Manuscript organization

As a story grows and becomes more concise, the working manuscript can become difficult to navigate. I find this especially true the deeper I get into a project. I have a few methods for keeping track of things and getting them where they belong.

Transcribed audio notes. I’m big on recording, whether it’s quick thoughts on a bit of dialogue or flash of inspiration for a scene, to marathon brainstorming sessions for working out plot points or sorting through an obstacle. Early in a project, I’ll type them in a separate document, then copy and paste into the relevant chapter. These notes can include dialogue that needs little to no reworking, and anything from basic to heavily detailed ideas on how a scene needs to play out. I sometimes discuss subtext. The great thing is that I use the notes as writing prompts. Repetition occurs often at this stage, but it gets addressed later.

Highlighting. Ninety-nine percent of the time, those notes aren’t perfect. When I put them in my working manuscript, I need to differentiate them from the well thought out, well written parts. Enter highlighting. I’m partial to ‘classic blue’ from the old days, so that’s my go-to (hint: the hex color code is #CFE7F5). I highlight notes, half-formed paragraphs, or portions that need work. I like the light blue because it’s easy on the eyes, yet still easy to spot when scrolling through page after page of text. When I order early proofs of my incomplete book, I leave those highlighted paragraphs in place. The color isn’t so dark that I can’t read the text on the page, but the light gray boxes are noticeable when riffling through pages.

The shuffle. Remember how I mentioned repetition before? That’s where what I call the shuffle comes in. Since those partial ideas are highlighted, I can scan over them and begin to put similar ideas one after the other by cutting and pasting. I also put things in the logical order they’re meant to occur. After that, I start to eliminate the duplicates, choosing the best written, or combining elements of several. I refer to this step as either winnowing, whittling, or parsing down, removing the highlighting when appropriate. It’s not unusual during these two steps for me to start writing; as things become more cohesive in written form in front of me, I’m prompted to continue the thought.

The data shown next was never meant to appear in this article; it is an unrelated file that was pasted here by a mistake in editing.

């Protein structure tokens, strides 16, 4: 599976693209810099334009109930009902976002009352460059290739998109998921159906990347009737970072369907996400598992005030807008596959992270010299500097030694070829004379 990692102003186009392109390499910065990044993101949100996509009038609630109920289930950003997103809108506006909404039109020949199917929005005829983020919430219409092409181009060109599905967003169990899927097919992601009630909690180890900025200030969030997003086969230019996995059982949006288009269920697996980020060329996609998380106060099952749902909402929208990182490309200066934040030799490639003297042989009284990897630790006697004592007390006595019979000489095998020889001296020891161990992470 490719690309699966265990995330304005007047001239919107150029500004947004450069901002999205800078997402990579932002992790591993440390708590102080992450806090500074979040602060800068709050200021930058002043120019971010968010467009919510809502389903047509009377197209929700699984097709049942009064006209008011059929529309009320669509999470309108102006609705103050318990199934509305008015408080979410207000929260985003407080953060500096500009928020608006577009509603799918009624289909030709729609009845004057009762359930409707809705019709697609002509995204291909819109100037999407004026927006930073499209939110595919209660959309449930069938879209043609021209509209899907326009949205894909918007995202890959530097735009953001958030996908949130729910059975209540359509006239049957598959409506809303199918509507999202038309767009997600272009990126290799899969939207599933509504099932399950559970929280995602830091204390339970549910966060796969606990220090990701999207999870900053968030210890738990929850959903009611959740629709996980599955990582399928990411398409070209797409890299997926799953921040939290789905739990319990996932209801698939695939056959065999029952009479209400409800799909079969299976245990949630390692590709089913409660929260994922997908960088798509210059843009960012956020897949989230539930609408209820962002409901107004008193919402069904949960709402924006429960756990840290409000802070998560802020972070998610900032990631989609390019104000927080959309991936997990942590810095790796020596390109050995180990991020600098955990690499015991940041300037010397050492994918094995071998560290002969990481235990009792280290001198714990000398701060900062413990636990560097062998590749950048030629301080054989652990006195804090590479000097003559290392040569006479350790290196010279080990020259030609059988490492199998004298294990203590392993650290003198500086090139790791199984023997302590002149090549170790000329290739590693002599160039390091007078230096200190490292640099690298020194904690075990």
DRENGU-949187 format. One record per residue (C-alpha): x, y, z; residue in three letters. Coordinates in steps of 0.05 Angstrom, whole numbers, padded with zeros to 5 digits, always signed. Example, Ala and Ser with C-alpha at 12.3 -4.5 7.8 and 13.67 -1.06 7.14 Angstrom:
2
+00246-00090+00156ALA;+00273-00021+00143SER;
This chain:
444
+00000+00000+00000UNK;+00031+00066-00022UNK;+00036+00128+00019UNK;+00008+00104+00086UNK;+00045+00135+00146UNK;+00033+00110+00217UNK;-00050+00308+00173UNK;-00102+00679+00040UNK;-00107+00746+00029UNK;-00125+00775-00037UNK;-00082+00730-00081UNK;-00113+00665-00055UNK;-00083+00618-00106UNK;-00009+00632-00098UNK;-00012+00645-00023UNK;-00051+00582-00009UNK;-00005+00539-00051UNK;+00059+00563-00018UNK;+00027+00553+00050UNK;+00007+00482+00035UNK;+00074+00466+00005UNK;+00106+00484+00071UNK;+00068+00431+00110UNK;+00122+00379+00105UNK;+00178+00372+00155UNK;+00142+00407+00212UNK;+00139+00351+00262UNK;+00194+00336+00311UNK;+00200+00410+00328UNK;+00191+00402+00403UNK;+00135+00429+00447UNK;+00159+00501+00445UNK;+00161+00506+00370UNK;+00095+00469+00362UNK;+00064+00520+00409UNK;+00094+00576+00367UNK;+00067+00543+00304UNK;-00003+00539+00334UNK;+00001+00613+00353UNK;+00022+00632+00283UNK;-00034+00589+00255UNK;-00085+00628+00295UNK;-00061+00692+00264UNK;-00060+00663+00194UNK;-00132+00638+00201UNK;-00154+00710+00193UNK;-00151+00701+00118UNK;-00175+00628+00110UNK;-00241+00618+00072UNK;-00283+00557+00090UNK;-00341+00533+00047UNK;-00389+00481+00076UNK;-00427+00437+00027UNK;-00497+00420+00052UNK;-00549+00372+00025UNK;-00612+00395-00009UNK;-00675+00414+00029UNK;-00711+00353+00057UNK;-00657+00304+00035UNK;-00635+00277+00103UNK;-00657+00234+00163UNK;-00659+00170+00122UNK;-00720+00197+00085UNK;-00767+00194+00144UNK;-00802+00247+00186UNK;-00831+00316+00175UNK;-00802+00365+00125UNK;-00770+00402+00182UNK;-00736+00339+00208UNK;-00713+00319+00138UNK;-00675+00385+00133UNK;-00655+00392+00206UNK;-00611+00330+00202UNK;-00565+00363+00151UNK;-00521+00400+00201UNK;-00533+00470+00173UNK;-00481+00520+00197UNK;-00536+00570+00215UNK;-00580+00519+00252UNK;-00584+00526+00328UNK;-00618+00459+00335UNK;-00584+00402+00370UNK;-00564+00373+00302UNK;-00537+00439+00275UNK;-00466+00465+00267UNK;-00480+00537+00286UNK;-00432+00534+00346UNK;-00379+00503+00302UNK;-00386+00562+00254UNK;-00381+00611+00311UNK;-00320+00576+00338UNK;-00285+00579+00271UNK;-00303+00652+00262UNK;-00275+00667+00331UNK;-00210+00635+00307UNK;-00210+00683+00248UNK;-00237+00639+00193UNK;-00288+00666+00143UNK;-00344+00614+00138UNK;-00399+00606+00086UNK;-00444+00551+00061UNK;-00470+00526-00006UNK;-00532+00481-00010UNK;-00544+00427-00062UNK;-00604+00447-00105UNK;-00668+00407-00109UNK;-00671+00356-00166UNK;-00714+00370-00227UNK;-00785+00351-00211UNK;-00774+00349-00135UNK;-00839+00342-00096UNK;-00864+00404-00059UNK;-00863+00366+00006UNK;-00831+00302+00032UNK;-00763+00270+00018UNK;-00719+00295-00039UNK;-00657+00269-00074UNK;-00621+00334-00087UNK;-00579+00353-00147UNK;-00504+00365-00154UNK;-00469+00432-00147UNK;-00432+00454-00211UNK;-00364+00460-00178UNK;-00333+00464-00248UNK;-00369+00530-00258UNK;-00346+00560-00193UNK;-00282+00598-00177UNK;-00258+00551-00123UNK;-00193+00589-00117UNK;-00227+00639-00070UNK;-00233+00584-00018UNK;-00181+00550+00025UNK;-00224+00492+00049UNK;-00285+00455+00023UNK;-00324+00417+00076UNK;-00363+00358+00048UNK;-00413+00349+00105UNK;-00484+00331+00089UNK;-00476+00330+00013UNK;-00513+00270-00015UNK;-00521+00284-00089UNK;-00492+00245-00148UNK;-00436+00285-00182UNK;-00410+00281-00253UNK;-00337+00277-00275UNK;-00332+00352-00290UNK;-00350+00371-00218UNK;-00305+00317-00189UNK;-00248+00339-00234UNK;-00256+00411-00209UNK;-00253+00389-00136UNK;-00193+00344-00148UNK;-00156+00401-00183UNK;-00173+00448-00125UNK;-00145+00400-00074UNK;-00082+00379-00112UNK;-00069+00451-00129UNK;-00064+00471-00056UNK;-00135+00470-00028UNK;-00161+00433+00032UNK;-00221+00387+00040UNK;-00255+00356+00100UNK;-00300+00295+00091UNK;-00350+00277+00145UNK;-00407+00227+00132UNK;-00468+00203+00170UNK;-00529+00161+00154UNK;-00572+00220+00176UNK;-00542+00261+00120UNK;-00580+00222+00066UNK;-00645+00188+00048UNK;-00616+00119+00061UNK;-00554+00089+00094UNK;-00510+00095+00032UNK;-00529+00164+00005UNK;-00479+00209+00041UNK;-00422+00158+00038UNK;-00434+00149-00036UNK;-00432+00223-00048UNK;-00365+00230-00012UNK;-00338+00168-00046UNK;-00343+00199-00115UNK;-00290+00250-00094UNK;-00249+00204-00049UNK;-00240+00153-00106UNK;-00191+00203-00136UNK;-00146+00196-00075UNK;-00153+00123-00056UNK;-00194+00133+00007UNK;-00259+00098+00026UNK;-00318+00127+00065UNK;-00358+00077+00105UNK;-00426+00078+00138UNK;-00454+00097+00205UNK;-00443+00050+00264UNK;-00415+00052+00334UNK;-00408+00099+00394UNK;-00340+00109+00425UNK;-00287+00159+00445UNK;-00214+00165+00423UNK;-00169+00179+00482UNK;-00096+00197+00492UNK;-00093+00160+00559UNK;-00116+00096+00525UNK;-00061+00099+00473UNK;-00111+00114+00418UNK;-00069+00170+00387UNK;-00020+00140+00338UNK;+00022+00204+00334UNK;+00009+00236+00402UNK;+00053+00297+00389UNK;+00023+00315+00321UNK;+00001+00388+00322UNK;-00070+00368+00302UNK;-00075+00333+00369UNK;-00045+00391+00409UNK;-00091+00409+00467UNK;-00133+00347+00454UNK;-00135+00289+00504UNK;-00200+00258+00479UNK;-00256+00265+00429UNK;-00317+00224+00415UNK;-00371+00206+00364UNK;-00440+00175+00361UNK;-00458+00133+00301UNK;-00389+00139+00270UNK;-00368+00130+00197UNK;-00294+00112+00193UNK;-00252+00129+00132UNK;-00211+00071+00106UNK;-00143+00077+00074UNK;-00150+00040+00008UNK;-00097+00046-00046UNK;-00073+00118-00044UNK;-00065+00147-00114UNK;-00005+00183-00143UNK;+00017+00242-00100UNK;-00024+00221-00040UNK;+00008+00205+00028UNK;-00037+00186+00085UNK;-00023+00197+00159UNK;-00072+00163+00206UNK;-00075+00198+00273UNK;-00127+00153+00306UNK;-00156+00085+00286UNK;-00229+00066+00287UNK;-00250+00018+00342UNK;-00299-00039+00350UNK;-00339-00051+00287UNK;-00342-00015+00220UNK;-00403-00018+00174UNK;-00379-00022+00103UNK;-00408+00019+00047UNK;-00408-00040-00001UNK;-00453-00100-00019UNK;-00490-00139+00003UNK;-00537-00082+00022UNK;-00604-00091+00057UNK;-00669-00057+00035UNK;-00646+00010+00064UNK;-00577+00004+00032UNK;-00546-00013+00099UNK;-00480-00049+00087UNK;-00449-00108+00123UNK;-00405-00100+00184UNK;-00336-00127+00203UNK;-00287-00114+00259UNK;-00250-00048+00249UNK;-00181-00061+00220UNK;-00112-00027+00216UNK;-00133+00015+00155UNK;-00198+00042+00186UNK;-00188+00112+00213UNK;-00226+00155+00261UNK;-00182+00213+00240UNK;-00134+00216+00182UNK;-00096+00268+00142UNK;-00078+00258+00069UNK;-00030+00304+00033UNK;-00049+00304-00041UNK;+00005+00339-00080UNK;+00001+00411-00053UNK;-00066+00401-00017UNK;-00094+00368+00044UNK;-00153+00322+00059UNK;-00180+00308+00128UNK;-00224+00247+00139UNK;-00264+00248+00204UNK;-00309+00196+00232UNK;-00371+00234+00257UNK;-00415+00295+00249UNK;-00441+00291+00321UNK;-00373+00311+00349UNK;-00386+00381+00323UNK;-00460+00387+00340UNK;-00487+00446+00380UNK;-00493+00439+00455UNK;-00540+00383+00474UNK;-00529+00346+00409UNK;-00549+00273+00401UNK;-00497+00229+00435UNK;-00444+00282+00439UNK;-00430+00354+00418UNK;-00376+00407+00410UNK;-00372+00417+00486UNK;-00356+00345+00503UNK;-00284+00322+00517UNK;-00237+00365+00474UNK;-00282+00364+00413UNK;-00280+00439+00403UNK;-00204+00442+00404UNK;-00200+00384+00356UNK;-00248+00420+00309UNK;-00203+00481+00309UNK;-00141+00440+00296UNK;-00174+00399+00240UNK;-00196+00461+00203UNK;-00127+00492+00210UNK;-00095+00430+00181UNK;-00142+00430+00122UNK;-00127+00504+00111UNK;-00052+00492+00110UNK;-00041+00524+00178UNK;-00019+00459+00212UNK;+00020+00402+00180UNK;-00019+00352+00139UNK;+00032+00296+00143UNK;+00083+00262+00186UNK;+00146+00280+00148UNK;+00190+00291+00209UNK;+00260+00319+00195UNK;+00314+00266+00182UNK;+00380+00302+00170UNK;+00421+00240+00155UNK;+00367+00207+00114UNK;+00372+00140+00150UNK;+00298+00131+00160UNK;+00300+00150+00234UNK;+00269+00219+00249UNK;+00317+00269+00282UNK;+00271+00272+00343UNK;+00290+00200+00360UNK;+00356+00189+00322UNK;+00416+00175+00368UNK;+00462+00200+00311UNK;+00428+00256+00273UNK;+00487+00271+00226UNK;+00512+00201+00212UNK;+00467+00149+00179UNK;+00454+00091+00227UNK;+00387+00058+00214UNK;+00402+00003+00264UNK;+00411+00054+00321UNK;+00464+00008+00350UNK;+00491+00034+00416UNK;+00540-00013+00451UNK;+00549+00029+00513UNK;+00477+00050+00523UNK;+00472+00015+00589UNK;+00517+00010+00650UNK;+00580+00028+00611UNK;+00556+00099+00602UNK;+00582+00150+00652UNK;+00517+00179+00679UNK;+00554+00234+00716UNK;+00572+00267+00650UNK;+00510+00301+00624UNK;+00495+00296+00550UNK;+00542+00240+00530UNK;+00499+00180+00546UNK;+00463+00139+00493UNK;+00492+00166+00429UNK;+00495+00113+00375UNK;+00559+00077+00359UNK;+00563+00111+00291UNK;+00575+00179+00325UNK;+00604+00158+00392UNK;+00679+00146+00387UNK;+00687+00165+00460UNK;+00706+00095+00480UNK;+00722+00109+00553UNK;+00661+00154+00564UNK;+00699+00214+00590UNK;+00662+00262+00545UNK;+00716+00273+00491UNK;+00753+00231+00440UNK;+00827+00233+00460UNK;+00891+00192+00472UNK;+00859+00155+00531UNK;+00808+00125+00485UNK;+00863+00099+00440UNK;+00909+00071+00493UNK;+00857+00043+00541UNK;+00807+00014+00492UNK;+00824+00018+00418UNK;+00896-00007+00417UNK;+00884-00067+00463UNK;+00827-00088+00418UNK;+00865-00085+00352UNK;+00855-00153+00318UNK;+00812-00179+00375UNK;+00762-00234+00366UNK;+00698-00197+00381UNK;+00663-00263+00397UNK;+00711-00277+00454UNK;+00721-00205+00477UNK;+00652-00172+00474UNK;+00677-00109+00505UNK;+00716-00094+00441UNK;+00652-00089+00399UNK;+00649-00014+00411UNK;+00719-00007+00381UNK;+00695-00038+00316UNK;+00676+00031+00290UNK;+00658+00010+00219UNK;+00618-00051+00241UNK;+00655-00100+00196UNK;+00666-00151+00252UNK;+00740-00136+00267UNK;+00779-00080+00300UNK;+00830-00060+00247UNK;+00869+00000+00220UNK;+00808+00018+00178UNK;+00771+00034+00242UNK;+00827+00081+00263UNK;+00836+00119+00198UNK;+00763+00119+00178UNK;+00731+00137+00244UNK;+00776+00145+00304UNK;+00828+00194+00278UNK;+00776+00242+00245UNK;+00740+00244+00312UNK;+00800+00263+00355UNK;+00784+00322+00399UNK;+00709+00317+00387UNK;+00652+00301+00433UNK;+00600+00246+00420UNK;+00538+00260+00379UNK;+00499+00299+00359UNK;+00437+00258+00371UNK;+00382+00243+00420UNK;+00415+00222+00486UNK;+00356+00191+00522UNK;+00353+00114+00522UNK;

Highlighters. Not to be confused with highlighting, discussed above. I’m talking the physical highlighter markers. When proofing a hard copy, I’ll use one color to mark the easy items; simple punctuation, a word to cut, etc. If need be, I’ll write a quick correction in pen on a sticky note with a number, which I’ll jot in the margin of the sentence in my proof. If I have something pitiful that’s in need of work, I generally make a bracket around the paragraphs that need surgery.

Flair pens. This is a new bit of fun for me. My most recent proof copy (already obsolete) had a lot of notes that were all over the place in a couple of chapters. It was getting a bit overwhelming. I picked up a couple packages of different colored Flair pens for some precise organizing. I needed to arrange the sequence of events in those sections, but with the notes scattered, I had to easily identify what went where. I sat down with the proof and my pens, combing over the pages. I assigned a specific bracket color and letter to sections that belonged together for one part; for instance ‘A’ in sky blue. The next section was ‘B’ in magenta, followed by ‘C’ paragraphs in green. With that sorted out, I could quickly shuffle the paragraphs on my computer file by referencing the physical book.

It may seem a bit meticulous, but it’s a system that works for me. Over the last two months, I’ve made great headway, inching ever closer to completing the novel.

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